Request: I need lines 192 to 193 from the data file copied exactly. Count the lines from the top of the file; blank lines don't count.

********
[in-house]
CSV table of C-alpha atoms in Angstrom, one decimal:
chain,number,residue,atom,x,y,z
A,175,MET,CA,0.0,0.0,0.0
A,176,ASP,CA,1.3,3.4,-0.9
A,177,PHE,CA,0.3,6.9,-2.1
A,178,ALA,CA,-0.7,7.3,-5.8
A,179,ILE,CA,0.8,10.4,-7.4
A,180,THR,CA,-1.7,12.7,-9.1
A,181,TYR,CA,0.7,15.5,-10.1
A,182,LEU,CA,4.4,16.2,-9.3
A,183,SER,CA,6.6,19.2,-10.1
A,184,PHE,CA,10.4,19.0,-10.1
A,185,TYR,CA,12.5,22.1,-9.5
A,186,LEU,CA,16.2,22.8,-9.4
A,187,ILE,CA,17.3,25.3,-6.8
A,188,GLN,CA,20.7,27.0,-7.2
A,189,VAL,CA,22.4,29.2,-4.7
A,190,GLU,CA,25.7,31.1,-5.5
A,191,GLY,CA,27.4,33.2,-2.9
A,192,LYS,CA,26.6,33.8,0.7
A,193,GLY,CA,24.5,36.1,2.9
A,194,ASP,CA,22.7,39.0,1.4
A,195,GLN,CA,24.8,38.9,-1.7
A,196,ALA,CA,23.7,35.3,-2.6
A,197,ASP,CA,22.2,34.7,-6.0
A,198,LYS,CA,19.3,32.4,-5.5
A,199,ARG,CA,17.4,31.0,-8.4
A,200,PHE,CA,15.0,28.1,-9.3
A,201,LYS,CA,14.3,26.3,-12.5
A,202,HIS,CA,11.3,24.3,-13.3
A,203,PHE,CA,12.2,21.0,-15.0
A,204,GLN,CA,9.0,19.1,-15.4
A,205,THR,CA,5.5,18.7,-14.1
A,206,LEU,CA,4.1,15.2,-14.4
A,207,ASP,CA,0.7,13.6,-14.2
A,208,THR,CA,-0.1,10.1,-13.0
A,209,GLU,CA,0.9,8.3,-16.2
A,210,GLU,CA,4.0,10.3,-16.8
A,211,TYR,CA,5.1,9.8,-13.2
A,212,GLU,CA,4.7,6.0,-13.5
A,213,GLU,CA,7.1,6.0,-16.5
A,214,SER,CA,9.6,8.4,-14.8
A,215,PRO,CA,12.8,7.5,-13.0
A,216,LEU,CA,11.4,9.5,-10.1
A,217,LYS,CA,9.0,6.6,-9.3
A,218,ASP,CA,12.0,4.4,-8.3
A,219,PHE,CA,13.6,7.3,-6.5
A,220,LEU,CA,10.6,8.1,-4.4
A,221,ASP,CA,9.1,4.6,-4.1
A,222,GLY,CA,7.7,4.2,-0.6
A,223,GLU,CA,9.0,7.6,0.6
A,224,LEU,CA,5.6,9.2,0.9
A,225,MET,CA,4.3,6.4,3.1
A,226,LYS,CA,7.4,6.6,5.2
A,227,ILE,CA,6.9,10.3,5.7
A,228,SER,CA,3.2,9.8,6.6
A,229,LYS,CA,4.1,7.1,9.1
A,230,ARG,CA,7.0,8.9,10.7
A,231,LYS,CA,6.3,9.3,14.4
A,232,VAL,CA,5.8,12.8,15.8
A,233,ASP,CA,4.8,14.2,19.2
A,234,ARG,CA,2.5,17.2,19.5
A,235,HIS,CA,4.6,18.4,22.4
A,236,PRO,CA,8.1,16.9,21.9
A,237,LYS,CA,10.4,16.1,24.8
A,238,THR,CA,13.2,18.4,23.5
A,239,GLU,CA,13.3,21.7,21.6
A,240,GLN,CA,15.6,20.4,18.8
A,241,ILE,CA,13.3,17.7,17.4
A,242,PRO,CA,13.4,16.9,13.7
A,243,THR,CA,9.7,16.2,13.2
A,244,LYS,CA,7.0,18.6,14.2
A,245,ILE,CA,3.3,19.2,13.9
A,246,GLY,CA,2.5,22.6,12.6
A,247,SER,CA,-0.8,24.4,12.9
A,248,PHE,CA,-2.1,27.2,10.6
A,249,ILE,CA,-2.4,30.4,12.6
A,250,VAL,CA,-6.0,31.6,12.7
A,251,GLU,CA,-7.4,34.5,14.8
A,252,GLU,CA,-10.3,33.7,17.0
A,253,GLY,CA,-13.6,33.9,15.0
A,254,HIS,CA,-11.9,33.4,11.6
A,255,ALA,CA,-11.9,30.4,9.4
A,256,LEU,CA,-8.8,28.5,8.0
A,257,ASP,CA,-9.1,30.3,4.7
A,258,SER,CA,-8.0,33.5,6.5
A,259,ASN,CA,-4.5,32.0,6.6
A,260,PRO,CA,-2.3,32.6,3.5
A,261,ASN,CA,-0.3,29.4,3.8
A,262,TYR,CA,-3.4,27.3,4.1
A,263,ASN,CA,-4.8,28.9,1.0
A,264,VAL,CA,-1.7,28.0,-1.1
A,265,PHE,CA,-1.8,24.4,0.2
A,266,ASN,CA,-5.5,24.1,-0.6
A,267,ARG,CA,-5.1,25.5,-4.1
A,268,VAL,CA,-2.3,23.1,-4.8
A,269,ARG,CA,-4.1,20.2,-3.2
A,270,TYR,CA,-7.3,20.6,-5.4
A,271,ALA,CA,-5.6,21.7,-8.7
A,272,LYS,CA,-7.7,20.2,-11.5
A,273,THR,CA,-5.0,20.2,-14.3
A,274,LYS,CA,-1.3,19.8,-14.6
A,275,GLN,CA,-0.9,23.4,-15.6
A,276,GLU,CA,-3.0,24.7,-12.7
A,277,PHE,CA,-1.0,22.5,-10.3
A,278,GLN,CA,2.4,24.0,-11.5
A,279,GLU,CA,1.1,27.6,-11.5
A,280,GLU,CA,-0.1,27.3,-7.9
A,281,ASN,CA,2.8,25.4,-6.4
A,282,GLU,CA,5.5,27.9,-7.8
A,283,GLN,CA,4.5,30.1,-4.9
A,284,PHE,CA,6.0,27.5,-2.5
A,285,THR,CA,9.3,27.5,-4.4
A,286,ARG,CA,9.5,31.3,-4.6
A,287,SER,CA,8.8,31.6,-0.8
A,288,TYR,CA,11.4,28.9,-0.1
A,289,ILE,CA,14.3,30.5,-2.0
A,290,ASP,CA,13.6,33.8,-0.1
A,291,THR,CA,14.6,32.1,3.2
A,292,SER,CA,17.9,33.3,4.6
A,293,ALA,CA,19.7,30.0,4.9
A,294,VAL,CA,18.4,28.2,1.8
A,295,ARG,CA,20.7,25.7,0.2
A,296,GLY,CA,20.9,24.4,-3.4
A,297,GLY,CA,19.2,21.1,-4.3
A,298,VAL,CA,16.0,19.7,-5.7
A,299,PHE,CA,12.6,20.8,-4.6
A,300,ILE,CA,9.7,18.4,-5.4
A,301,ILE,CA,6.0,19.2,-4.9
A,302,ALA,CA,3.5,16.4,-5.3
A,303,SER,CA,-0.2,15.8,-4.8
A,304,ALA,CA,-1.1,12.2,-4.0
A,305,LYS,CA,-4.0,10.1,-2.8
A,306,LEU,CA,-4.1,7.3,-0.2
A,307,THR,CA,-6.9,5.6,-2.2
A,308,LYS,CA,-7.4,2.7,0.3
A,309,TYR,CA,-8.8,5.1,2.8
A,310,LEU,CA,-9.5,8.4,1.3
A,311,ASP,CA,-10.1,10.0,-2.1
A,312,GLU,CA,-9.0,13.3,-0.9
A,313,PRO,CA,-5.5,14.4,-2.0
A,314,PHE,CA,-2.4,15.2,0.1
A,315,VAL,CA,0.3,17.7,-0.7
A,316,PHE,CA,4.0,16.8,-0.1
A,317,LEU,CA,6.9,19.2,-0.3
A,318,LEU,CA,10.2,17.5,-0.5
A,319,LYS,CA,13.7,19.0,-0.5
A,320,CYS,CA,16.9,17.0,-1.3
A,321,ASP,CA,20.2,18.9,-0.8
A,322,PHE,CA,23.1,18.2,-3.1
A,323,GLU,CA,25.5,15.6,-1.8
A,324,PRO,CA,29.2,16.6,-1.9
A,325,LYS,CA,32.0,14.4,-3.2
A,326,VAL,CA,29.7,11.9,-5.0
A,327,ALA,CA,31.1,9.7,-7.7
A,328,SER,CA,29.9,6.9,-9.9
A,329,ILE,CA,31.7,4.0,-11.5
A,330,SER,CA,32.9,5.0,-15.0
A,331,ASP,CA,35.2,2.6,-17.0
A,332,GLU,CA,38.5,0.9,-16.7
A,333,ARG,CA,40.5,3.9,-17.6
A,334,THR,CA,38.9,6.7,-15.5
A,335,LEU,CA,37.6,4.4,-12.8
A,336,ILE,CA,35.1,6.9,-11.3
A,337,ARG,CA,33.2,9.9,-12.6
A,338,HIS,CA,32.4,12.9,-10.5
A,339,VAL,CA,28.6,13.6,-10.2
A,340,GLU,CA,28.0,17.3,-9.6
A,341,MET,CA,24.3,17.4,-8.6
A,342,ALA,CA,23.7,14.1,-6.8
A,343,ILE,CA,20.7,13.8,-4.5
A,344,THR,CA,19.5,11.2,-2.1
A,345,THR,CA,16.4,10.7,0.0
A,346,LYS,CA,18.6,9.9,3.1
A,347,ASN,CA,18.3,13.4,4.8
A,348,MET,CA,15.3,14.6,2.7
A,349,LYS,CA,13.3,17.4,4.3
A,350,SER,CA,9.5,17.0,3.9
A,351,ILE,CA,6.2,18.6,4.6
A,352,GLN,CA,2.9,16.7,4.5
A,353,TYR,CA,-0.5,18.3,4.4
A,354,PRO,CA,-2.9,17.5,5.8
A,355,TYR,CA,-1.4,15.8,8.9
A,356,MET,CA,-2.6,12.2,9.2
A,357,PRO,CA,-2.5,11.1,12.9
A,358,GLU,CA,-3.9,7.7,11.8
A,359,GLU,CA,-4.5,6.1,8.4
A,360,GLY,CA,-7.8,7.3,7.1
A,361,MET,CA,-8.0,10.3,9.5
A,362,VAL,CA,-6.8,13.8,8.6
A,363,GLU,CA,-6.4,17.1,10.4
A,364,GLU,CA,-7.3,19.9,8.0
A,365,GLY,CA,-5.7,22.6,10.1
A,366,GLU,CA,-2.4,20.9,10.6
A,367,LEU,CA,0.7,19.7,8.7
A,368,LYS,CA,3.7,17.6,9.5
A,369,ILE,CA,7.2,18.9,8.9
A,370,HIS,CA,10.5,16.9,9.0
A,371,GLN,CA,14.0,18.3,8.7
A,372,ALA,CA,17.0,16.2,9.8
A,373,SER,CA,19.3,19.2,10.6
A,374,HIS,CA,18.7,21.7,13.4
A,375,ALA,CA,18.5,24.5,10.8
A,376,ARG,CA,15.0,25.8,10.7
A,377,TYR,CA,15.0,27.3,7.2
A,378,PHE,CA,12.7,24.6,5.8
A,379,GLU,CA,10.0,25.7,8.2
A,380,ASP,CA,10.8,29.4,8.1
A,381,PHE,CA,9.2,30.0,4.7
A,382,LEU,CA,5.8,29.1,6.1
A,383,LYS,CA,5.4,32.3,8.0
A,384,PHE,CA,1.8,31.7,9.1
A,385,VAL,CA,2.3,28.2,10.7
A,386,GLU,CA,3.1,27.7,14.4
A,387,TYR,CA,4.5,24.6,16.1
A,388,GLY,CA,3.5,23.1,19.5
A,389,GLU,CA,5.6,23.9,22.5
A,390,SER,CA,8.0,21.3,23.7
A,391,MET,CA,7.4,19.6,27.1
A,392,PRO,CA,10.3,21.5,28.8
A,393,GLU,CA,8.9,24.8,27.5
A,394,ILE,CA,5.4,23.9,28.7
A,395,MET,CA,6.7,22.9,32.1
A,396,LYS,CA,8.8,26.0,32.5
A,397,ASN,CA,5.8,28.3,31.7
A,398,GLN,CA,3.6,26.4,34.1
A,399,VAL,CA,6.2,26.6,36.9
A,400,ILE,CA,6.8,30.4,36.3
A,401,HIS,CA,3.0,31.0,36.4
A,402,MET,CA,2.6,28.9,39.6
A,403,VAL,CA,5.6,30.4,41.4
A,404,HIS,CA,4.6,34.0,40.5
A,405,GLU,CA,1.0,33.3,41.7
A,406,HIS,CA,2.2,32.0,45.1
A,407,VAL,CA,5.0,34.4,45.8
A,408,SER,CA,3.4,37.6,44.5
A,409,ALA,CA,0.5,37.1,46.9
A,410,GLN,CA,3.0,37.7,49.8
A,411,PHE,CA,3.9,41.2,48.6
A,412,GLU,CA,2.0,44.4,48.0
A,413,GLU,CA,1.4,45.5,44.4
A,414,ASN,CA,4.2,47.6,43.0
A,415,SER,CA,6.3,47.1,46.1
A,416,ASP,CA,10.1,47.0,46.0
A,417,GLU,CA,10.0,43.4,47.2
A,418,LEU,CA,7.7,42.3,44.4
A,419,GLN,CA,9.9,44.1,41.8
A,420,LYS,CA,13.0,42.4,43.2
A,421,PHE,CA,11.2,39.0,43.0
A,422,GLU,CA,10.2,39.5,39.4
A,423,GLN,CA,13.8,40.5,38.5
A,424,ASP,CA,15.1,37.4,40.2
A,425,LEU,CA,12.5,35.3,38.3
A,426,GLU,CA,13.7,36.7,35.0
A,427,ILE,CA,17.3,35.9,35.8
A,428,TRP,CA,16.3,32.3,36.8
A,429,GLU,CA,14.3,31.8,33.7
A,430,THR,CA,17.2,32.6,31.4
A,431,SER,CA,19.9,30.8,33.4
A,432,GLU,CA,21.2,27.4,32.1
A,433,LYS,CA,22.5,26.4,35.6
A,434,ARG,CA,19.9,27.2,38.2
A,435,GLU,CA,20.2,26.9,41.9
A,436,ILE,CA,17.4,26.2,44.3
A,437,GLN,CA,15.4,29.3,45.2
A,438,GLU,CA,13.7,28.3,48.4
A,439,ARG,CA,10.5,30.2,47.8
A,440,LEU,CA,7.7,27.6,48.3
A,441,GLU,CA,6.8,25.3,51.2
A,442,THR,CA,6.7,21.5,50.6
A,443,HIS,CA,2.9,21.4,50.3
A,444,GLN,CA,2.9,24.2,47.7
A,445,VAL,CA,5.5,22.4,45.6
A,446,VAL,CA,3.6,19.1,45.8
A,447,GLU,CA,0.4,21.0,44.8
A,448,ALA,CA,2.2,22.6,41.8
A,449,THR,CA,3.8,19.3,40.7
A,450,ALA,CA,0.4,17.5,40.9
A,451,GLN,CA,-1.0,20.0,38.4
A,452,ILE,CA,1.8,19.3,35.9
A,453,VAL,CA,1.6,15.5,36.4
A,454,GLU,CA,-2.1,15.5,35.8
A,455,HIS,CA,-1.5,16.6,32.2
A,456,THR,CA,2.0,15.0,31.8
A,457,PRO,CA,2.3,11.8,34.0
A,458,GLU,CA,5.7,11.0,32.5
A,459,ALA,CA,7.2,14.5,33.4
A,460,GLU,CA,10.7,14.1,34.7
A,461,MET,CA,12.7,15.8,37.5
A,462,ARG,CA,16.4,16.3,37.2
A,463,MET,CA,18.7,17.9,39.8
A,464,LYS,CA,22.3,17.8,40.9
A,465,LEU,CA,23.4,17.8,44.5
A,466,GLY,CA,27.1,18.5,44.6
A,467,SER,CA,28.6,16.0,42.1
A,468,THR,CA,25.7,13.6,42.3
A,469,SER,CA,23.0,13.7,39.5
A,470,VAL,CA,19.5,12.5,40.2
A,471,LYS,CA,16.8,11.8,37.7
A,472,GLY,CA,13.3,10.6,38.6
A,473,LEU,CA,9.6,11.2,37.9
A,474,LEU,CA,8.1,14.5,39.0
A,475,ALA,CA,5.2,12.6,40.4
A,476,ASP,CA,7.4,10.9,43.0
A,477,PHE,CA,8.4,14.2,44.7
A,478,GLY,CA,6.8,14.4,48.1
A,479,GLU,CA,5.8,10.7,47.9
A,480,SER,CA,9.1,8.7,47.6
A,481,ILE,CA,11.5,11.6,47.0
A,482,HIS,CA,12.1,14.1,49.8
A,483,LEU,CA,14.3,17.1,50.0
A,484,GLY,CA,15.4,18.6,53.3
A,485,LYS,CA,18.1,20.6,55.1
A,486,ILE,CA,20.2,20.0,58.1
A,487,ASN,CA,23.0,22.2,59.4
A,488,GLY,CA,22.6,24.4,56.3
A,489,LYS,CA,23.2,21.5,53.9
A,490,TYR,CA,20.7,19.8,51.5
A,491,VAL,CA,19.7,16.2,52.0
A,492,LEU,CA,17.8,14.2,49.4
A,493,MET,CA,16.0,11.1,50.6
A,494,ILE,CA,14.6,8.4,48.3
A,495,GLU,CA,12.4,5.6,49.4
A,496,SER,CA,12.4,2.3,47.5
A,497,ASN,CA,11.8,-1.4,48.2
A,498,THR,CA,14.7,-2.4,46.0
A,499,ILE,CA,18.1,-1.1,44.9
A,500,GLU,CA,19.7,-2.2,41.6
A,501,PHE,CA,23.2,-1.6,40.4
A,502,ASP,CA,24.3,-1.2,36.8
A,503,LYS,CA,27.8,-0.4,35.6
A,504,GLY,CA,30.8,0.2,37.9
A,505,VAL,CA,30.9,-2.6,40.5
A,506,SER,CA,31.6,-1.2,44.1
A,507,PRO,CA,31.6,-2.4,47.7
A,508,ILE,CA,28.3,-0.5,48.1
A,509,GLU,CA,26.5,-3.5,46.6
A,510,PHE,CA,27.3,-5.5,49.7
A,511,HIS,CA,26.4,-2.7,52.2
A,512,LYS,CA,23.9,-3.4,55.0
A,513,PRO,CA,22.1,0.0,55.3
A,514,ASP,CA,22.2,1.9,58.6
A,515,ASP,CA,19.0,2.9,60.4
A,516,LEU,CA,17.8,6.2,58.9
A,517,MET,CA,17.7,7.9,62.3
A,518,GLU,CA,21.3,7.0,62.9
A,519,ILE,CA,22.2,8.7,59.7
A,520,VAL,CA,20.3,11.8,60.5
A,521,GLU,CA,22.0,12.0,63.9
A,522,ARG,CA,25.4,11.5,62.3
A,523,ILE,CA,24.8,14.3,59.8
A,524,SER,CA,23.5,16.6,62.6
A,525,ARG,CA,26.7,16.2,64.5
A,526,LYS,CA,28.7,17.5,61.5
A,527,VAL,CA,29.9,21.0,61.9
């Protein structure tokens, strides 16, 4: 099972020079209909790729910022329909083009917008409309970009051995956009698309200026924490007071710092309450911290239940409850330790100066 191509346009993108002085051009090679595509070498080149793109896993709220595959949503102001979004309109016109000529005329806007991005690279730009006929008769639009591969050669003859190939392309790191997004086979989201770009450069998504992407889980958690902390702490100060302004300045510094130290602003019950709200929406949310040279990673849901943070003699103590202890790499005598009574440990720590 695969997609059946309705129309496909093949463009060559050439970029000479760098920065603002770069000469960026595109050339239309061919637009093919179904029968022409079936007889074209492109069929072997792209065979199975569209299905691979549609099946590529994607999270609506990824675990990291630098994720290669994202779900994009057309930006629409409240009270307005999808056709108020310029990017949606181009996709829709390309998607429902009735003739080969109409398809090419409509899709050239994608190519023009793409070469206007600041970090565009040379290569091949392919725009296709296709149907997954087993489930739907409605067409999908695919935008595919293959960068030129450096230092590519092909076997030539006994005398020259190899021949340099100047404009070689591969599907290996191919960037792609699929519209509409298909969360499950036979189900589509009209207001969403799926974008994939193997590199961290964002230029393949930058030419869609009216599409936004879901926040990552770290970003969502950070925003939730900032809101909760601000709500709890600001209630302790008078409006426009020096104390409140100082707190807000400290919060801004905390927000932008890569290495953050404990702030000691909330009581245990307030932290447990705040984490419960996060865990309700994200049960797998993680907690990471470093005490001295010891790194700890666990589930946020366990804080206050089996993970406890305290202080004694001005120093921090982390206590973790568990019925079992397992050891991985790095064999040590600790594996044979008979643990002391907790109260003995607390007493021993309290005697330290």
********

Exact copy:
A,363,GLU,CA,-6.4,17.1,10.4
A,364,GLU,CA,-7.3,19.9,8.0